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TEA to present at Battelle Miami

TEA to present at Battelle Miami

TEA to present at Battelle Miami

Fourth International Symposium on Bioremediation and Sustainable Environmental Technologies
May 22-25, 2017 | Miami, Florida

Below are the three abstracts that were selected to be presented at the Fourth International Symposium on Bioremediation and Sustainable Environmental Technologies. 

Comparison of Biological, Biogeochemical and In Situ Chemical Reduction for Treatment of Mixed Chlorinated Ethenes and Methanes

Grace Su, Michael Tischuk (TEA, Inc., Moraga, CA, USA)
Audrey Sidebottom (The Dow Chemical Company, Fort Saskatchewan, AB, Canada)
Sandra Owen, Brianna Desjardins (PeroxyChem, Tonowanda, New York, USA)
Dan Leigh (PeroxyChem, Walnut Creek, CA, USA)

Background/Objectives Soil and groundwater at a chemical manufacturing facility in Northern California have been impacted by high concentrations (>100 mg/L) of mixed organics consisting of chlorinated ethenes (CEs) and chlorinated methanes (CMs). Ongoing treatment of the site groundwater has primarily consisted of biologically mediated reductive dechlorination using propylene glycol (PG) as an electron donor. While PG has been an effective electron donor, alternate remedial approaches are being tested to optimize the remedial process.

Approach/Activities. A bench test was conducted to evaluate three remedial approaches including biological only (BIO), biogeochemical (BGC) and in situ chemical reduction (ISCR) to treat the observed contaminants. Site groundwater, with up to 44 mg/L of CEs and 70 mg/L of CMs, was added to each test and a control. In each active process (BIO, BGC and ISCR) test, a combination of 10% PG and 90% emulsified lecithin substrate (ELS™), and a dechlorination microbial culture (SDC-9™) was added to site groundwater to enhance biological processes. In addition, the BGC test also included a soluble organic iron and sulfate source to generate reactive iron sulfides. The ISCR test included zero valent iron to enhance direct abiotic degradation processes.

Results/Lessons Learned. Upon mixing the substrates, highly reducing conditions (-500 mV) were established in each of the tests. The BGC and ISCR bottles turned black by Day 14 and Day 42, respectively, indicating the precipitation of iron sulfides.

Carbon tetrachloride (CT) was reduced from 38,000 μg/L to 180 μg/L (99.5%) in less than 42 days in the BGC test without production of chloroform (CF) nor methylene chloride (MC). CT was reduced by 99.8% to 42 μg/L in less than 42 days in the ISCR test. Less than stoichiometric production of CF production was observed which was subsequently degraded in the ISCR tests.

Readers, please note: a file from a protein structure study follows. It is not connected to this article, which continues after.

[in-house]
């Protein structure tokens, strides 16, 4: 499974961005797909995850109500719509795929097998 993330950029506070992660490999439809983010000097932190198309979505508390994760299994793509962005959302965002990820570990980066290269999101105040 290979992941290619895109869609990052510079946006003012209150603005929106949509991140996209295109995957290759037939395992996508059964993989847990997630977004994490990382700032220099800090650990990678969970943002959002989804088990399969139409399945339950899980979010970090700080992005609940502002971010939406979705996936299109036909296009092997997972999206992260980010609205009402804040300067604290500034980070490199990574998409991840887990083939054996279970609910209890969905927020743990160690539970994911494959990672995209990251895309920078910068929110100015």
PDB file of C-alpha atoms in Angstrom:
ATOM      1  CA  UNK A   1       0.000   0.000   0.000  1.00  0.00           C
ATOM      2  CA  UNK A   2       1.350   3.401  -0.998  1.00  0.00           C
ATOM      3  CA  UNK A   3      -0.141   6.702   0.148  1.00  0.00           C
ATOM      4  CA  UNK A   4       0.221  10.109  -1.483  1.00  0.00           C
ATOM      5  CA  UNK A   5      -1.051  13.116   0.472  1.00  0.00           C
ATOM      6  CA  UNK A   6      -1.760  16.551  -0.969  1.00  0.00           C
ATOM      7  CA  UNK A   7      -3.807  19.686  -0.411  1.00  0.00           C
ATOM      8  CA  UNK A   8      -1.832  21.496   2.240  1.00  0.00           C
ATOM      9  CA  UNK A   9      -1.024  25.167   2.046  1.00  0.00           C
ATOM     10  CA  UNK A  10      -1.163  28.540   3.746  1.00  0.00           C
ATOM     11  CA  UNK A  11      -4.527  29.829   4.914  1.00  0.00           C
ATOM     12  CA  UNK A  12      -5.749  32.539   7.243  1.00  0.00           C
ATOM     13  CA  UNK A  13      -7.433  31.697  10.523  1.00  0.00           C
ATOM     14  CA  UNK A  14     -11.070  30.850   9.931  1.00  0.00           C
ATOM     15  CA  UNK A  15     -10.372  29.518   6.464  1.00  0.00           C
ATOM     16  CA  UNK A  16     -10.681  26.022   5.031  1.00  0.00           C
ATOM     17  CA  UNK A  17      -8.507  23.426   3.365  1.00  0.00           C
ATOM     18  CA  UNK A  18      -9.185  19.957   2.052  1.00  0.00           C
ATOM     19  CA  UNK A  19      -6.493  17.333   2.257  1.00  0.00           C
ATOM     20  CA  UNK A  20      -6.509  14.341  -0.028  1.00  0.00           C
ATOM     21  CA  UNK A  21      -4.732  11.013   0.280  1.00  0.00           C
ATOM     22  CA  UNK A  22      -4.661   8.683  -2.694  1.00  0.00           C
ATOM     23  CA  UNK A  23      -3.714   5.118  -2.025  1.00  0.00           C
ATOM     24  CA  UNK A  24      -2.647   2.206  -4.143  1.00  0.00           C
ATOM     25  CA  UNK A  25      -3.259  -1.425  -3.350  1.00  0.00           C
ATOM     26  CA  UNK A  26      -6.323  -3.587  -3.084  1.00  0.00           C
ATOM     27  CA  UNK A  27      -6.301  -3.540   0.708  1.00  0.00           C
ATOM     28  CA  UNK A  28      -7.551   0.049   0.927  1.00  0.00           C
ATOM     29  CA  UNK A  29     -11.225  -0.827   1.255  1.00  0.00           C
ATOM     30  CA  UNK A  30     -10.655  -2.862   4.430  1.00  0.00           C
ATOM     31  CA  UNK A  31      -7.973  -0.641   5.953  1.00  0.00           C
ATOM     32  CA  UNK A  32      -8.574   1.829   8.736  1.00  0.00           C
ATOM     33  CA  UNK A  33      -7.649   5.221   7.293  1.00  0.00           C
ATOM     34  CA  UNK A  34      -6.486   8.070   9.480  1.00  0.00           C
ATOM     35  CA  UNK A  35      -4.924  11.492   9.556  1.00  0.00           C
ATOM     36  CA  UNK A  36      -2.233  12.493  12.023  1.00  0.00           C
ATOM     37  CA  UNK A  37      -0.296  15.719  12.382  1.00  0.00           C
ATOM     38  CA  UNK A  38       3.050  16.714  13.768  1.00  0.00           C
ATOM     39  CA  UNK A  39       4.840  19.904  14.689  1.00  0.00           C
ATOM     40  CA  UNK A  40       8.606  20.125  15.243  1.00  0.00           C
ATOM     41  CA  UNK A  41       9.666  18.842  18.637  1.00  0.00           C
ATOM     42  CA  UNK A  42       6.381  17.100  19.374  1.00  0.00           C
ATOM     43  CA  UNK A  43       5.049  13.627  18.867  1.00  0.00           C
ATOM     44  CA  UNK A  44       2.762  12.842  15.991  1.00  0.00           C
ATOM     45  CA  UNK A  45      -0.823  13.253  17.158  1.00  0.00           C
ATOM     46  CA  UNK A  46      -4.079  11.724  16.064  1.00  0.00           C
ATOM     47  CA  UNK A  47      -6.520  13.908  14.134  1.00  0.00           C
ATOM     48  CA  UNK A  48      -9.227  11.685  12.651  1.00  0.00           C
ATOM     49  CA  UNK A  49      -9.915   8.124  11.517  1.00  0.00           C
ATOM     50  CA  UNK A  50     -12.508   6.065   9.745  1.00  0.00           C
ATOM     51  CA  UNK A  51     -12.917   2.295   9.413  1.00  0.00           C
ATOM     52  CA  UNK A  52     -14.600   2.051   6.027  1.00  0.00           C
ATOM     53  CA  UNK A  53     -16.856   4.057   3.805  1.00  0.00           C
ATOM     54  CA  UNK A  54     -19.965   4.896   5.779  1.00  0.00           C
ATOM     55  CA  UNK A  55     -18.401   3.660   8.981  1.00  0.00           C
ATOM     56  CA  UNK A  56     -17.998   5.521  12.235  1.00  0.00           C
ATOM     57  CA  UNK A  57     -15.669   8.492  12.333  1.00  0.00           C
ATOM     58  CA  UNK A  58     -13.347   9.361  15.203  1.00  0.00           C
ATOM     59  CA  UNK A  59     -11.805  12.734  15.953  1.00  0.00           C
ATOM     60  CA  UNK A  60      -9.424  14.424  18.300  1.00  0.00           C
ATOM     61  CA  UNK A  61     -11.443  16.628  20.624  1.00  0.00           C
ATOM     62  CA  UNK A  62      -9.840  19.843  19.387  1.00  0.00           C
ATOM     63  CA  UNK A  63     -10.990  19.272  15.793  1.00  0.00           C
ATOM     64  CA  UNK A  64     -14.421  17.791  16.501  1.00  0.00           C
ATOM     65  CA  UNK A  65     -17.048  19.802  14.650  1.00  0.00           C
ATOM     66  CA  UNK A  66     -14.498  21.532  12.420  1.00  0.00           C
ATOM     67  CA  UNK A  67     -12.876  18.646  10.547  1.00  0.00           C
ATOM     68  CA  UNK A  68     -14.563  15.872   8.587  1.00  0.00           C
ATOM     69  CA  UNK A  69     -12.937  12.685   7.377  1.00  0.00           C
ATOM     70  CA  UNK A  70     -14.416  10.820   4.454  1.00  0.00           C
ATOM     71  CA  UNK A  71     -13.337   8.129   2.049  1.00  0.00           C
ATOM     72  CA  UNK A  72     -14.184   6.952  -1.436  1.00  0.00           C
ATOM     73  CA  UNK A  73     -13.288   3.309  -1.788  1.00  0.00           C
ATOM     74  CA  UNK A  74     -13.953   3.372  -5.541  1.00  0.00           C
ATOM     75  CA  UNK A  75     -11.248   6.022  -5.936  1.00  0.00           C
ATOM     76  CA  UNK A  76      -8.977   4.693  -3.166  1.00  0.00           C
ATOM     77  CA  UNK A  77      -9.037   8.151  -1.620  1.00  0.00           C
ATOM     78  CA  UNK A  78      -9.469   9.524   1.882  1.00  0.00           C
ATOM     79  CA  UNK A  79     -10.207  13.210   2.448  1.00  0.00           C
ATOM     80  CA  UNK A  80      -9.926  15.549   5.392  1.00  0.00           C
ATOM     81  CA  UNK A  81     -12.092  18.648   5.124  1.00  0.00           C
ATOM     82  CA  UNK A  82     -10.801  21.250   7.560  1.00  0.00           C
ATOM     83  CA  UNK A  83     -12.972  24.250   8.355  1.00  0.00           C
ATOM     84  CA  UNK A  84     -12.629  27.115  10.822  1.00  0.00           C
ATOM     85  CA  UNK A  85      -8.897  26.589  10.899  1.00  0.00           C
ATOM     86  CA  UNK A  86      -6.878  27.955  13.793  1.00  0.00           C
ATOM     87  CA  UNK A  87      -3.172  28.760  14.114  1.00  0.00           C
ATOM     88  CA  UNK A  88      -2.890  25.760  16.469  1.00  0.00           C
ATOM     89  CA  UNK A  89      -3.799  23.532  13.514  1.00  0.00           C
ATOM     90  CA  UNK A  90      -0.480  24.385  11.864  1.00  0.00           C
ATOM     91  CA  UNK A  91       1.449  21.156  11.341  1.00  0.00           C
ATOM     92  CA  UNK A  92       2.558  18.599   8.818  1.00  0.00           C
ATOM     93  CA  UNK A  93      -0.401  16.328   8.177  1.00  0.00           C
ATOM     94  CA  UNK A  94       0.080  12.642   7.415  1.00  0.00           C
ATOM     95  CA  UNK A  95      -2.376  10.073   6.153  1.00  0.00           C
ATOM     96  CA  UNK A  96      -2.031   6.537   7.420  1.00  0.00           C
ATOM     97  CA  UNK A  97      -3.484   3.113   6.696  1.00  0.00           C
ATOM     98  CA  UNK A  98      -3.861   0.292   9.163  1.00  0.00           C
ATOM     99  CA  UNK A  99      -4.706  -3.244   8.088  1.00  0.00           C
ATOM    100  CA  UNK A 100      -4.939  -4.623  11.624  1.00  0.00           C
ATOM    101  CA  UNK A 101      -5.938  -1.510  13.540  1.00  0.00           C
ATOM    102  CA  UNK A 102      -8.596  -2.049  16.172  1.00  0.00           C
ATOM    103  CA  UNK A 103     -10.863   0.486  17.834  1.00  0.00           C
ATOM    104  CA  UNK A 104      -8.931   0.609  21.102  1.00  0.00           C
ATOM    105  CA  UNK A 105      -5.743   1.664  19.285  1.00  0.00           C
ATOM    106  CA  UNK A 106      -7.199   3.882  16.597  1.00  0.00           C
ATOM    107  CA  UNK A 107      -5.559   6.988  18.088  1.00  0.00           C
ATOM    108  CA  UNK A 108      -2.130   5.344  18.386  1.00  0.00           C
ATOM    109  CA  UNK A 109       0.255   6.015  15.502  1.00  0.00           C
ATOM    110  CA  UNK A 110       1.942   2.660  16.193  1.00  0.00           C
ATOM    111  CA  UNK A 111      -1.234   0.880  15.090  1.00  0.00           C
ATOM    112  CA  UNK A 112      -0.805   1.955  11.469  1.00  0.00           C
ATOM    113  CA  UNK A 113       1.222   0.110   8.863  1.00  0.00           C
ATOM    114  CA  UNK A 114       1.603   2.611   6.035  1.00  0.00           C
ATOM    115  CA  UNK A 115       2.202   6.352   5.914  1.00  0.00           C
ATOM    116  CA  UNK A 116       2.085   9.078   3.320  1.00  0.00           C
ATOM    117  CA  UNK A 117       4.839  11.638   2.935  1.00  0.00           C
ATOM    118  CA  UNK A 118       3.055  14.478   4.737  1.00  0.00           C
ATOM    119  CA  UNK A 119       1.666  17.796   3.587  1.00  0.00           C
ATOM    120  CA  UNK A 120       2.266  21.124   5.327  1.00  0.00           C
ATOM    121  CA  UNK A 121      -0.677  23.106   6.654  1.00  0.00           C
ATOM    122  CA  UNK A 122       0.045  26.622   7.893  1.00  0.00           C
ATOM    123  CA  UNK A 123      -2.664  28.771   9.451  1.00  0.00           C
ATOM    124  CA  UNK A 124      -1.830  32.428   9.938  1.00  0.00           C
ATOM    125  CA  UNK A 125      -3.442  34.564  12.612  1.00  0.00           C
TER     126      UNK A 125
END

Tetrachloroethene (PCE) was reduced in both the BGC (94%) and ISCR (88%) tests by Day 42. However, trichloroethylene (TCE) was only generated in the ISCR test suggesting an initial biological reduction process in that test with primarily abiotic degradation in the BGC. Significant CM and CE reduction was not observed by Day 42 in the BIO test. Carbon disulfide was observed in the BGC test suggesting reduction of CT by contact with reactive iron sulfides.

Although biological processes have been demonstrated to effectively treat the contaminants at the site, the addition of an iron source substantially increased the degradation of both the CEs and CMs in the bench test. The BGC degradation of CT occurred without the production of daughter products. The presence of CT was considered to be responsible for the early inhibition of biological degradation of CEs. It is anticipated that as CT is reduced, CEs reduction will increase. The bench test indicate that both BGC and ISCR can substantially enhance treatment. The test is ongoing and the presentation will compare bench test and field observations.


Novel Monitoring Data Presentation Method Provides a Simplified View of the Approach to Compliance Levels

Amy H. Bass, Les Porterfield, P.E. (lporterfield@teainconline.com),
John D. Schell, Ph.D., and Bradley F. Droy, Ph.D. (TEA Inc., Santa Rosa Beach, FL, USA)

Background/Objectives.  The presentation of monitoring data for groundwater remediation sites generally involves numerous data plots that can be tedious to present and interpret.  This can be particularly problematic where there are multiple constituents and, as with the example site to be presented, multiple target goals for each contaminant.   A simplified, straightforward method of data presentation has been developed to clearly show the decrease of the various contaminant concentrations to compliance levels, each to the appropriate and relevant compliance level, simultaneously on a single plot.  Where the contaminants represent a parent compound and the degradation products (as at the example site), presentation on a single plot in this manner can also clearly illustrate the ongoing dynamics of the degradation process.  This results in more succinct discussion in the monitoring report and easier interpretation by reviewers – a win-win outcome!